Note Taking Apps I'd Consider (If I Didn't Use Emacs)

A Quick Intro to Other Open Source Note Taking Tools

Over the I’ve talked with a few folks looking at improving their note-taking game. As part of those conversations, I try to find out their use-case.

Do they want to get better at writing? Are they looking to synchronize notes across their machine? Are they looking at integration with their code and text editor?

For myself, I want my note taking functionality incorporated in my text editor. That way I can further strengthen existing muscle memory short-cuts and perhaps open pathways to consider more.

Were I not using Emacs 📖 and Org-Mode 📖 (with Denote 📖) I’d consider the following:

NB 📖
a command line and local web note‑taking, book-marking, archiving, and knowledge base application.
Logseq 📖
a privacy-first, open-source knowledge base that works on top of local plain-text Markdown and Org-mode files.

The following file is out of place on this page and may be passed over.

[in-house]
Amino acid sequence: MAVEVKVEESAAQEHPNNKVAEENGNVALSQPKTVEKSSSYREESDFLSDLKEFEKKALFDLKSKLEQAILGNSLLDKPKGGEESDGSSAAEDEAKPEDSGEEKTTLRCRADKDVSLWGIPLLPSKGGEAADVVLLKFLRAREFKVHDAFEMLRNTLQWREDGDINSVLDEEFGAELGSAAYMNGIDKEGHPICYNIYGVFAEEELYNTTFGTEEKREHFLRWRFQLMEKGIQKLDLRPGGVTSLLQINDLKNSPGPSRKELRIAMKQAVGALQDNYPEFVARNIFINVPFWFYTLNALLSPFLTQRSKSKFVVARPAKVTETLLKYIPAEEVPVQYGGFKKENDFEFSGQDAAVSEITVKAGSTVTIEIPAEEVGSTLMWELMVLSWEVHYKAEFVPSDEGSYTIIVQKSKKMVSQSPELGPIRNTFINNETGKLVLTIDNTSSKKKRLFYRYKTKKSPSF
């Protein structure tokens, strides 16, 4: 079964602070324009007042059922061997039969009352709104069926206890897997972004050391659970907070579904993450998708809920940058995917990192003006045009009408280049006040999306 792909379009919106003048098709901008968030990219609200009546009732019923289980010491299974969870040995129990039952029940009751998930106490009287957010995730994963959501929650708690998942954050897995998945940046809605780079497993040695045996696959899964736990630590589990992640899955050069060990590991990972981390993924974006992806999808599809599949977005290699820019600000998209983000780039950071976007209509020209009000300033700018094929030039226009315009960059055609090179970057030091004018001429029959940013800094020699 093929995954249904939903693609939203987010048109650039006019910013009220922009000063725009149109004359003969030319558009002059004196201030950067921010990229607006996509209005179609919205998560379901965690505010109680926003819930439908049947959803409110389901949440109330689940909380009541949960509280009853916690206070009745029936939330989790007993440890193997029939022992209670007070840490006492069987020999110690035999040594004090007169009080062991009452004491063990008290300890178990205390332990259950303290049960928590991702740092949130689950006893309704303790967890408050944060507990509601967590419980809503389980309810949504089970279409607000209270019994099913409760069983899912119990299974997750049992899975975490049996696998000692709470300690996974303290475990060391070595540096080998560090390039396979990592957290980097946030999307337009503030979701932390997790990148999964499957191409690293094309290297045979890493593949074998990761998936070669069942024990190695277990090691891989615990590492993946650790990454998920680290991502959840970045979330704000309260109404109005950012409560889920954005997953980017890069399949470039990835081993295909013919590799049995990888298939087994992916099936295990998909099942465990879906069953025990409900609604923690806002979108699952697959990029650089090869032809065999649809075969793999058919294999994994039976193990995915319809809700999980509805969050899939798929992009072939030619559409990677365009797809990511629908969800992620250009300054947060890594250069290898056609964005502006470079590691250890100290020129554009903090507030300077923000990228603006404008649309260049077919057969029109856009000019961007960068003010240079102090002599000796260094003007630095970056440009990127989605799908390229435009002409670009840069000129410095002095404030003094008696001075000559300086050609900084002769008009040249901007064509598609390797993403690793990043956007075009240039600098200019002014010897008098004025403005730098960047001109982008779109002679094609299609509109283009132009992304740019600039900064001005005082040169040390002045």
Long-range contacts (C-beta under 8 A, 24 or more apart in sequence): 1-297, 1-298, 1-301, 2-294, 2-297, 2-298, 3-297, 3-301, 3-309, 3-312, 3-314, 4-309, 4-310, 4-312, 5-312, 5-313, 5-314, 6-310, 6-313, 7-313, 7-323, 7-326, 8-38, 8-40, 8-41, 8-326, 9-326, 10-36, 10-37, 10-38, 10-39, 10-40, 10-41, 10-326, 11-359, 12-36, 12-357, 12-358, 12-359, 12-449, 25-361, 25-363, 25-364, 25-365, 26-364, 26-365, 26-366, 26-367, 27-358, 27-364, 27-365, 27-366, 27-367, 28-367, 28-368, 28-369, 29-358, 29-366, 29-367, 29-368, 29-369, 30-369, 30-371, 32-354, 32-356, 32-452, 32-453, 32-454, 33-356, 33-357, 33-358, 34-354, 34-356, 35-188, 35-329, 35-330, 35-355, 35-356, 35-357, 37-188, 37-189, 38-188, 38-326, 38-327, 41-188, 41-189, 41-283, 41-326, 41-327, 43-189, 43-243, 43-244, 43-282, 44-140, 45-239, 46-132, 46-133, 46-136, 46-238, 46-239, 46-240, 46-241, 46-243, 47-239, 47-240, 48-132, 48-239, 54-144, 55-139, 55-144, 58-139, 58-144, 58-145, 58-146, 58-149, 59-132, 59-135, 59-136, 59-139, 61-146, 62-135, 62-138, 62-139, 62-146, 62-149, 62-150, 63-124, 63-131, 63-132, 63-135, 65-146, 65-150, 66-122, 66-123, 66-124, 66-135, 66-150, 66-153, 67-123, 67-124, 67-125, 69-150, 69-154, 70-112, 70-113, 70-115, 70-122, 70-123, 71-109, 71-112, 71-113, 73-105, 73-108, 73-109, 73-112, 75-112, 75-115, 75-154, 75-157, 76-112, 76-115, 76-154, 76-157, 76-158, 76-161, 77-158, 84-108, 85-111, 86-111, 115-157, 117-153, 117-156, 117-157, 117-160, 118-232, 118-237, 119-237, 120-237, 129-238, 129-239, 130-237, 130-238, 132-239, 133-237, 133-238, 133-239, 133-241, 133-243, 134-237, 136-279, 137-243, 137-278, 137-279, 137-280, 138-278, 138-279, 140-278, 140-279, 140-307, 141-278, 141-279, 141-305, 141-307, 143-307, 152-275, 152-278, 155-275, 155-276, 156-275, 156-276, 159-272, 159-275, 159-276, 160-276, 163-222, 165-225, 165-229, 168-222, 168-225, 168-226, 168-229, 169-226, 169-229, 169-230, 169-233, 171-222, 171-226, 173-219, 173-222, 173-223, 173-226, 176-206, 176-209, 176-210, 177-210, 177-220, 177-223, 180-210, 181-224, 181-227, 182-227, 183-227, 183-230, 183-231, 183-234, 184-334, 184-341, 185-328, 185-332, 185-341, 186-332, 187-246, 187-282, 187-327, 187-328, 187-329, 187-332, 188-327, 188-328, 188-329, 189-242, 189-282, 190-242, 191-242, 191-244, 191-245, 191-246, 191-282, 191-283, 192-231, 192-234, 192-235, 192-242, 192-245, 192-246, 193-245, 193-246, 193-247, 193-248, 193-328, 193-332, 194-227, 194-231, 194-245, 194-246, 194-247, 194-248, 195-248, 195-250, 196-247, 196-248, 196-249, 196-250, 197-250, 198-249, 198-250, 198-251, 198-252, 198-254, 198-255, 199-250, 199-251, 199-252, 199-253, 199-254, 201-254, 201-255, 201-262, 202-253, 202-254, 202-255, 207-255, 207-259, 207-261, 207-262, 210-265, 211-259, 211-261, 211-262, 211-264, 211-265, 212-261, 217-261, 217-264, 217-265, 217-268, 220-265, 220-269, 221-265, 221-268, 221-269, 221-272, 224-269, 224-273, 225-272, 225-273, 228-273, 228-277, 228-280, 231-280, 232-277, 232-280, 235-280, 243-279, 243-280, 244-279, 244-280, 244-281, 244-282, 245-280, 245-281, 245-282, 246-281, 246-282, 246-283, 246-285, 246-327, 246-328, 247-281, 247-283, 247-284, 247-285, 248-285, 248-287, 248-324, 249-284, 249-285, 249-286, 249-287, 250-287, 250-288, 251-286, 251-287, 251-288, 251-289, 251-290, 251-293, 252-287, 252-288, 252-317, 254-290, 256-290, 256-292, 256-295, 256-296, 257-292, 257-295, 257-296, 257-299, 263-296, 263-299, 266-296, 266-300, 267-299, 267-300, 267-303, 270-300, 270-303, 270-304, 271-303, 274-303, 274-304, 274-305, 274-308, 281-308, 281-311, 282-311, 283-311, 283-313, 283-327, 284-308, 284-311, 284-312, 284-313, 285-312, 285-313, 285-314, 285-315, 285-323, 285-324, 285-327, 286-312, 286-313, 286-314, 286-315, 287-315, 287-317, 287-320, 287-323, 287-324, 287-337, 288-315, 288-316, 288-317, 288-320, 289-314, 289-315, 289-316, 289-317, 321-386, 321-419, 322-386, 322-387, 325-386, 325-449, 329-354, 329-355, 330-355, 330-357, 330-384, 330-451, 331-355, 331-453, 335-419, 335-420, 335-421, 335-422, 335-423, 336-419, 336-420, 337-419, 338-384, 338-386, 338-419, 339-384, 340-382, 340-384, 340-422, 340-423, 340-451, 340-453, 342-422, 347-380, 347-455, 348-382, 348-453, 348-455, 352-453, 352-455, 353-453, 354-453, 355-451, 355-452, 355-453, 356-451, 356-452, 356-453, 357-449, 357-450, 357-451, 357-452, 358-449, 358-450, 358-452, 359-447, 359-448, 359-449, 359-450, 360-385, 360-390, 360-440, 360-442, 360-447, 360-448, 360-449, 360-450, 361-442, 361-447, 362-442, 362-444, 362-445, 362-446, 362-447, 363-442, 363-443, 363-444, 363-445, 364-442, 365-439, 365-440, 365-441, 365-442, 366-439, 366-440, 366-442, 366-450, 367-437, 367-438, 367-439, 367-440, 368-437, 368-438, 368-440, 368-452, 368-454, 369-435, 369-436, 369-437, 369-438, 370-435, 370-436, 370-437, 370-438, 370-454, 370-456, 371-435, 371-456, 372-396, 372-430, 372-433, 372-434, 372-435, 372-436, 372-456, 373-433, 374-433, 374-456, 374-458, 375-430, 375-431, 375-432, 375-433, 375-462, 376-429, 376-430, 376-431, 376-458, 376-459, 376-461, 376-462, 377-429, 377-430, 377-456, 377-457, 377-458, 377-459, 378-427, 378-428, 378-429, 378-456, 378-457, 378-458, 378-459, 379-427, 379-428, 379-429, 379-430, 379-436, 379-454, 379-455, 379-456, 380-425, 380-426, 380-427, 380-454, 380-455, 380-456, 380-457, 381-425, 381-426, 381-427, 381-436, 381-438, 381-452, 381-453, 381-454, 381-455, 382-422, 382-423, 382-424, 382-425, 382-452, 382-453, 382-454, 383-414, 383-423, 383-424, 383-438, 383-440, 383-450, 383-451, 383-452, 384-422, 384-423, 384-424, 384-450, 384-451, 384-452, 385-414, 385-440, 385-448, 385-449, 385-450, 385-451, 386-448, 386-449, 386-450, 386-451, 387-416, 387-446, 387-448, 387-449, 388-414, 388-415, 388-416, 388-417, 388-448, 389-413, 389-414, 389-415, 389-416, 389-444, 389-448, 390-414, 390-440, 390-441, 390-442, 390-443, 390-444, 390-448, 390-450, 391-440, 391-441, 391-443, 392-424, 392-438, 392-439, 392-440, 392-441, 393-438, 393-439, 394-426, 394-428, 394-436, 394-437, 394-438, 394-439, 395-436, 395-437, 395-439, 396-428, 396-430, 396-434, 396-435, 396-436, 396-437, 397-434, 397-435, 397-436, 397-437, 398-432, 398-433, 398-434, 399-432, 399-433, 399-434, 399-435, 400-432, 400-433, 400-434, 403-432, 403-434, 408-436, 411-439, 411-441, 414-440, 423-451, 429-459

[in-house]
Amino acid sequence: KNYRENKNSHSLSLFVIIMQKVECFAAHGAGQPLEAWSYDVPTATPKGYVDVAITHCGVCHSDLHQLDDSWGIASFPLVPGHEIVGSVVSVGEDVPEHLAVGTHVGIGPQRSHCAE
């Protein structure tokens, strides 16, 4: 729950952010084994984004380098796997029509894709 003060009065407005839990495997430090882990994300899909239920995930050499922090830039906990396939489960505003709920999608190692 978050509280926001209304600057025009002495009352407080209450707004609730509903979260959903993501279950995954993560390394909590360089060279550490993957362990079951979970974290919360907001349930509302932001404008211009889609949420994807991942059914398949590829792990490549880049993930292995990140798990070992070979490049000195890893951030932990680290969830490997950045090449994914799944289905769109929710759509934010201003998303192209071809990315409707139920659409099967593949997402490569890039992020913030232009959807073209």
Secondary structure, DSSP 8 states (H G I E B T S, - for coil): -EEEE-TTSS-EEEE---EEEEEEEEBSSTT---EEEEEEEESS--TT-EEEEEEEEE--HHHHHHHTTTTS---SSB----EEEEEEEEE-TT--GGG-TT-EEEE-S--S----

Dendron 📖
an open-source, local-first, markdown-based, note-taking tool.
VimWiki 📖
A personal wiki for Vim—interlinked, plain text files written in a markup language.

Were I using Visual Studio Code 📖, I’d go with Dendron. If I used Vim 📖, I’d consider VimWiki or NB. And if I didn’t write code? I’d consider Logseq.

All of the above options are open-source, something I consider critical to my note-taking. I do not want vendor lock-in for the information I’m gathering, organizing, and referencing.

Further, each of those applications write notes to your file system in a recoverable manner. If the application goes away, you still have the raw files written in a consistent and mostly portable format.